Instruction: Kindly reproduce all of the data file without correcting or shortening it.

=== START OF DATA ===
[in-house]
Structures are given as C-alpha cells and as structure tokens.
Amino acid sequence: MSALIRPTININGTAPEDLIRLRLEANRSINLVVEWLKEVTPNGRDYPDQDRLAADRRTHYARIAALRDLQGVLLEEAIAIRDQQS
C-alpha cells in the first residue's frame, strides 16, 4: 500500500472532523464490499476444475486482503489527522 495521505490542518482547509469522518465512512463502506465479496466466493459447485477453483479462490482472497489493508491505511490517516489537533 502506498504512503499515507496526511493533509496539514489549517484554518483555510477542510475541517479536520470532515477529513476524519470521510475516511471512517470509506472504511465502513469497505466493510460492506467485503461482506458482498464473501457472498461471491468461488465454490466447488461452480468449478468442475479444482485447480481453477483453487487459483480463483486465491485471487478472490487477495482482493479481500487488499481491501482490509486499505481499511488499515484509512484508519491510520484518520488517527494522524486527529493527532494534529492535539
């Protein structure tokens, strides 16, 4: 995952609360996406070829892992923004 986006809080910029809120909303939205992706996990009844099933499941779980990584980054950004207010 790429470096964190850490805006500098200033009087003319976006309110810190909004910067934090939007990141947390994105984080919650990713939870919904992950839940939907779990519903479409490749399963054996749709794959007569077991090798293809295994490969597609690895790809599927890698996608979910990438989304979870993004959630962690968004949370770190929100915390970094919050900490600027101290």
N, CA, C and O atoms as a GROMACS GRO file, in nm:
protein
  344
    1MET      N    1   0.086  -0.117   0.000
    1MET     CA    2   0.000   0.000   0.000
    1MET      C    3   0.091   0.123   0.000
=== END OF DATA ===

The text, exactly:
[in-house]
Structures are given as C-alpha cells and as structure tokens.
Amino acid sequence: MSALIRPTININGTAPEDLIRLRLEANRSINLVVEWLKEVTPNGRDYPDQDRLAADRRTHYARIAALRDLQGVLLEEAIAIRDQQS
C-alpha cells in the first residue's frame, strides 16, 4: 500500500472532523464490499476444475486482503489527522 495521505490542518482547509469522518465512512463502506465479496466466493459447485477453483479462490482472497489493508491505511490517516489537533 502506498504512503499515507496526511493533509496539514489549517484554518483555510477542510475541517479536520470532515477529513476524519470521510475516511471512517470509506472504511465502513469497505466493510460492506467485503461482506458482498464473501457472498461471491468461488465454490466447488461452480468449478468442475479444482485447480481453477483453487487459483480463483486465491485471487478472490487477495482482493479481500487488499481491501482490509486499505481499511488499515484509512484508519491510520484518520488517527494522524486527529493527532494534529492535539
């Protein structure tokens, strides 16, 4: 995952609360996406070829892992923004 986006809080910029809120909303939205992706996990009844099933499941779980990584980054950004207010 790429470096964190850490805006500098200033009087003319976006309110810190909004910067934090939007990141947390994105984080919650990713939870919904992950839940939907779990519903479409490749399963054996749709794959007569077991090798293809295994490969597609690895790809599927890698996608979910990438989304979870993004959630962690968004949370770190929100915390970094919050900490600027101290």
N, CA, C and O atoms as a GROMACS GRO file, in nm:
protein
  344
    1MET      N    1   0.086  -0.117   0.000
    1MET     CA    2   0.000   0.000   0.000
    1MET      C    3   0.091   0.123   0.000